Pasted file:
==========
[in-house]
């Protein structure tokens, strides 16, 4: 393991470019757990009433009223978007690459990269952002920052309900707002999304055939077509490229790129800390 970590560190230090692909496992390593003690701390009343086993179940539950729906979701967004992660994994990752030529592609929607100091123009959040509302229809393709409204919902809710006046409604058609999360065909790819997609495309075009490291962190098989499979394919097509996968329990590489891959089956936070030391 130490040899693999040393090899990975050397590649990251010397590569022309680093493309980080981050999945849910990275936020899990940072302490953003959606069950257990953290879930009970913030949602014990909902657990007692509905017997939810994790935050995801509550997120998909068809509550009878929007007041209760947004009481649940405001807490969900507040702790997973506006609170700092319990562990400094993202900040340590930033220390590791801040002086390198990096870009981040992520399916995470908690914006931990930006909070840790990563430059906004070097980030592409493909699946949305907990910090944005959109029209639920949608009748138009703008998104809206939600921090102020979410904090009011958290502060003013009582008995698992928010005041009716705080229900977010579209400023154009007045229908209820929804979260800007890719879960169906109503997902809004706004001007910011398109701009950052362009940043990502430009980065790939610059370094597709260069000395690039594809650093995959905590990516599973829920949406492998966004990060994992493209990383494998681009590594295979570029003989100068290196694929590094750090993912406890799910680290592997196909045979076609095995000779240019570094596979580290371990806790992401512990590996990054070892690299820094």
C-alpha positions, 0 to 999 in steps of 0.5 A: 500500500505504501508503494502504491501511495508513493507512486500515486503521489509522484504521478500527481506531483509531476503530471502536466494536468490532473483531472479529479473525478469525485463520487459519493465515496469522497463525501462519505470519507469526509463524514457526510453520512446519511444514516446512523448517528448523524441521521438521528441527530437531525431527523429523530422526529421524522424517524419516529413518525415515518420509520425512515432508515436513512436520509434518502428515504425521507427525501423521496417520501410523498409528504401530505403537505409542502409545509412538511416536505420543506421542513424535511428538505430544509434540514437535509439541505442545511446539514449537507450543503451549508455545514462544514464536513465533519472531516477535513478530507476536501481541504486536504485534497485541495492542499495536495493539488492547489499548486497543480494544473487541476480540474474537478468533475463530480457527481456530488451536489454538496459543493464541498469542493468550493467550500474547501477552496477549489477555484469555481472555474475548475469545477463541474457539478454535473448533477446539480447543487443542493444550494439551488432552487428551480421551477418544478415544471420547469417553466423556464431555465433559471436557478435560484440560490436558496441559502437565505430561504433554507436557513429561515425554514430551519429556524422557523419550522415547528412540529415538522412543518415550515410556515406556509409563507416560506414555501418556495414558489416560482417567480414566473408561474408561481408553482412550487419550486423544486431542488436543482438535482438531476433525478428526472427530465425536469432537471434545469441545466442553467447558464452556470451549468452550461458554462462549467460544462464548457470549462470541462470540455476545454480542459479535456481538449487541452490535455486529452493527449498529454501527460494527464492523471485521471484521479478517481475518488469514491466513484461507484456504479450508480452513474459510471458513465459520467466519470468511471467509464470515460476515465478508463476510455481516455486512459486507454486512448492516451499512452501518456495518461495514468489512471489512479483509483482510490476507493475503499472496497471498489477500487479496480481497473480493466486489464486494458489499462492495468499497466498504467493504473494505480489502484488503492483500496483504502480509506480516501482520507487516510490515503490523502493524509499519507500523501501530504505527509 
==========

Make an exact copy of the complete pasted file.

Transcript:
[in-house]
């Protein structure tokens, strides 16, 4: 393991470019757990009433009223978007690459990269952002920052309900707002999304055939077509490229790129800390 970590560190230090692909496992390593003690701390009343086993179940539950729906979701967004992660994994990752030529592609929607100091123009959040509302229809393709409204919902809710006046409604058609999360065909790819997609495309075009490291962190098989499979394919097509996968329990590489891959089956936070030391 130490040899693999040393090899990975050397590649990251010397590569022309680093493309980080981050999945849910990275936020899990940072302490953003959606069950257990953290879930009970913030949602014990909902657990007692509905017997939810994790935050995801509550997120998909068809509550009878929007007041209760947004009481649940405001807490969900507040702790997973506006609170700092319990562990400094993202900040340590930033220390590791801040002086390198990096870009981040992520399916995470908690914006931990930006909070840790990563430059906004070097980030592409493909699946949305907990910090944005959109029209639920949608009748138009703008998104809206939600921090102020979410904090009011958290502060003013009582008995698992928010005041009716705080229900977010579209400023154009007045229908209820929804979260800007890719879960169906109503997902809004706004001007910011398109701009950052362009940043990502430009980065790939610059370094597709260069000395690039594809650093995959905590990516599973829920949406492998966004990060994992493209990383494998681009590594295979570029003989100068290196694929590094750090993912406890799910680290592997196909045979076609095995000779240019570094596979580290371990806790992401512990590996990054070892690299820094």
C-alpha positions, 0 to 999 in steps of 0.5 A: 500500500505504501508503494502504491501511495508513493507512486500515486503521489509522484504521478500527481506531483509531476503530471502536466494536468490532473483531472479529479473525478469525485463520487459519493465515496469522497463525501462519505470519507469526509463524514457526510453520512446519511444514516446512523448517528448523524441521521438521528441527530437531525431527523429523530422526529421524522424517524419516529413518525415515518420509520425512515432508515436513512436520509434518502428515504425521507427525501423521496417520501410523498409528504401530505403537505409542502409545509412538511416536505420543506421542513424535511428538505430544509434540514437535509439541505442545511446539514449537507450543503451549508455545514462544514464536513465533519472531516477535513478530507476536501481541504486536504485534497485541495492542499495536495493539488492547489499548486497543480494544473487541476480540474474537478468533475463530480457527481456530488451536489454538496459543493464541498469542493468550493467550500474547501477552496477549489477555484469555481472555474475548475469545477463541474457539478454535473448533477446539480447543487443542493444550494439551488432552487428551480421551477418544478415544471420547469417553466423556464431555465433559471436557478435560484440560490436558496441559502437565505430561504433554507436557513429561515425554514430551519429556524422557523419550522415547528412540529415538522412543518415550515410556515406556509409563507416560506414555501418556495414558489416560482417567480414566473408561474408561481408553482412550487419550486423544486431542488436543482438535482438531476433525478428526472427530465425536469432537471434545469441545466442553467447558464452556470451549468452550461458554462462549467460544462464548457470549462470541462470540455476545454480542459479535456481538449487541452490535455486529452493527449498529454501527460494527464492523471485521471484521479478517481475518488469514491466513484461507484456504479450508480452513474459510471458513465459520467466519470468511471467509464470515460476515465478508463476510455481516455486512459486507454486512448492516451499512452501518456495518461495514468489512471489512479483509483482510490476507493475503499472496497471498489477500487479496480481497473480493466486489464486494458489499462492495468499497466498504467493504473494505480489502484488503492483500496483504502480509506480516501482520507487516510490515503490523502493524509499519507500523501501530504505527509 